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HD Audio: Its Time Has Come
HD Audio
March 02, 2007 | by John Caldwell
Columnist John Caldwell says the HiFi benefits of high-definition audio are impossible to ignore.
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Posted by Paul Bigelow  on  03/05  at  12:38 PM

I would seem to me that with XM and Sirius combining services that they could immediately double the bandwidth (bitrate) of each channel if the total number of channels of both services is cut in half and make wise decisions on what programming channels to keep (keeping the number of choices the same).

To me, XM is unlistenable with headphones yet portable devices are marketed.  Sales of these devices might go through the roof if the bandwidth is doubled.  Ogg Vorbis is a very musical sounding compression technique and has reasonable “fidelity” at even the lower bit rates.

I would suggest that XM move away from AAC+ and use Ogg Vorbis.  I would gladly buy a new device using that compression format.

Posted by Dallas  on  03/06  at  07:18 AM

My experience with dozens of upper income cleints indicates that a majority of people listen to music as “background”. In that scenario,especially with when using   “in wall” speakers the quality difference between higher bit rate MP3 or the like and “Red Book” CDs is hard to notice. I will say that both Sirius and XM at their very low quality is easier to compare,but even then not one of my client’s have ever complained about sound quality.
It would seem that higher def music is destined for a “niche” of music lovers. I am in that category. I just loaded an Ipod with 300 of my cds using “lossless” compression . The majority however are getting great results with compressed Cds. Lots of the emotion still intact.

Posted by Steven  on  03/06  at  11:28 AM

I am a HUGE proponent of DVD Audio.  I am a 30 year disc jockey veteran in the Kansas City market.  The record labels have done a terrible job of promoting SACD and DVD Audio.  It’s terrific to see articles like this surface.  With DVD Audio and SACD nearly dead, Monster Cable is the only company trying to keep HD Audio alive.  Obviously, being a purist on-air disc jockey, I don’t have XM Satellite or Sirius radio.  Our industry (terrestrial radio) is waaaaay behind the curve in regards to HD Radio too.  In just the last 6 months, a promotional push has launched trying to educate the public about HD Radio.  But I don’t think the “cutesy” commercials for HD Radio actually let people know how what’s available.  I sincerely hope HD Audio’s pulse still beats and it doesn’t die.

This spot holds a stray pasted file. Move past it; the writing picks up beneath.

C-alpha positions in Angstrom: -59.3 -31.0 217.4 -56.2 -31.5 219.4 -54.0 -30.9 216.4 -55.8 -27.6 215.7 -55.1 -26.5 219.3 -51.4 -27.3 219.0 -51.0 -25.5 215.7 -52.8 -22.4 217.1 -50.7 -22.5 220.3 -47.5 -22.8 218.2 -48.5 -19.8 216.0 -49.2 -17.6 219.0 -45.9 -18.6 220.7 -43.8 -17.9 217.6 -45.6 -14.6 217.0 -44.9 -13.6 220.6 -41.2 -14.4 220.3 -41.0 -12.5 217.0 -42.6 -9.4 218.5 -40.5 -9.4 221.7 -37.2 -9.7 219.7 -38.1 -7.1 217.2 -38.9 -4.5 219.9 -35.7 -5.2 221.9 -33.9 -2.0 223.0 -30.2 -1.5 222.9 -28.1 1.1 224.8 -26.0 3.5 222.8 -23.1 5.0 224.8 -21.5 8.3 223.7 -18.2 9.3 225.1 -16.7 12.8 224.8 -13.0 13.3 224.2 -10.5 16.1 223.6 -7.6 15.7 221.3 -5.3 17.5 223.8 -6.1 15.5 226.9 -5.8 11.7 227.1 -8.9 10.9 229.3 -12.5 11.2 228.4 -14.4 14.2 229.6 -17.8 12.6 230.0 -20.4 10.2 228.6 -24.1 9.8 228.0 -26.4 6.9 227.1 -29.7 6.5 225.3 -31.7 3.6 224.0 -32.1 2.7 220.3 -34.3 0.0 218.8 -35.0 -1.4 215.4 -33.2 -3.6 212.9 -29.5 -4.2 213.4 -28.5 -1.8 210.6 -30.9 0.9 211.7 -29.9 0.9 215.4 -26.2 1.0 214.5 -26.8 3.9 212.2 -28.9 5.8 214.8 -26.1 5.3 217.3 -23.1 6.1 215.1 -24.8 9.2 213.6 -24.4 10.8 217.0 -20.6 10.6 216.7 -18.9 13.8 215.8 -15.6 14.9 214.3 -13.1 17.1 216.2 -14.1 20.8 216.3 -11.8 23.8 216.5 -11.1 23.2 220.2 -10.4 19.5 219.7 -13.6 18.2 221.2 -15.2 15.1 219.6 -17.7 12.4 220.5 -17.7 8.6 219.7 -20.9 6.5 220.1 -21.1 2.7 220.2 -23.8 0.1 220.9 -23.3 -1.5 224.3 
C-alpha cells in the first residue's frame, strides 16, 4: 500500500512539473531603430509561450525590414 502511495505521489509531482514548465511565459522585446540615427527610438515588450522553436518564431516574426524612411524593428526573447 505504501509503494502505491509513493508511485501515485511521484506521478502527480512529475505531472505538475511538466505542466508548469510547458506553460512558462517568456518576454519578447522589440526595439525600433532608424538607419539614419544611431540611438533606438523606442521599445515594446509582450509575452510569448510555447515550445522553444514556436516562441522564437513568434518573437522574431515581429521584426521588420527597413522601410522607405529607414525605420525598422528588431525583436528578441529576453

Posted by DC  on  03/06  at  04:50 PM

My name is Carlton Plummer of TBI Audio Systems. I recently came across your ad regarding high definition audio. The reason for checking the Electronic House website in the first place was to look for a review we were expecting to read regarding our speakers and technology. I agree with you on quality of the content versus quality but actually I believe that the speaker is what ultimately provides the high definition.
We have a patented technology which is present our branded speakers and soon to be used (licensed) by many other companies which provided audio equipment. Even with current signals (radio, downloads, satellite, tv etc) this technology offers true high definition sound. Look for “HDSS”

Posted by John S  on  03/11  at  02:10 PM

MusicGiants is a great new service that was referenced by Mr. Caldwell is the above article.  I truely believe in MusicGiants, and HD Audio downloads.  So much so that I am an affiliate of the MusicGiants network.  I pay “x” amount or money each year to have MusicGiants host a website for me

In return, I receive a small portion of the profit from each song that is downloaded from the website.  The problem that I am having is finding the right people to push to the website.  Most consumers are still satisfied with sound quality of mp3 files.  HD Audio is definetly a niche market at this point and I predict that it won’t really hit the mainstream market for two more years.  Media Servers like the XBOX360 (yes it is a great media server) and Niveus’ new Summit line of Media Servers operate with Windows Media Center.  MusicGiants content is fully compatible with WMC and is really a great way to manage your HD Audio downloads.

As a custom installer, I try to sell a media server to all of my clients and then sign them up with a MusicGiants account.  Easier said than done at this point.  The majority of clients that have the money to afford a $3000 media server do not have the confidence to operate one.  Until the technology becomes more user friendly, and consumers are made aware of the advantages of losses music files, I think that HD Audio will only be enjoyed by a small number of fortunate consumers.

Posted by Anonymous  on  03/19  at  05:25 PM

You’re kidding, right?  The current generation doesn’t care about HD audio, and the upcoming generation thinks their PHONES are a logical place to store their music.  So, the population that can afford it generally doesn’t care and the next generation has already made it crystal clear that sound quality anywhere above iTunes’ default bit rate for AAC is irrelevant.

I and a few friends spent thousands to get DVD-A and SACD to sound great.  I even know a few others that have invested thusly.  Of my friends, I am one of two that listens to music, actually listens.  EVERYONE else considers music for background use only. Hell, my kids think music from their iPod that has been transcoded from 192kbps WMA to 168kbps AAC sounds totally fine.

I love DVD-A and SACD and will spend hundreds of dollars so I can listen to DolbyHD soundtracks.  But I’m “cracked” and “wasting money” as far as most everyone I know is concerned.

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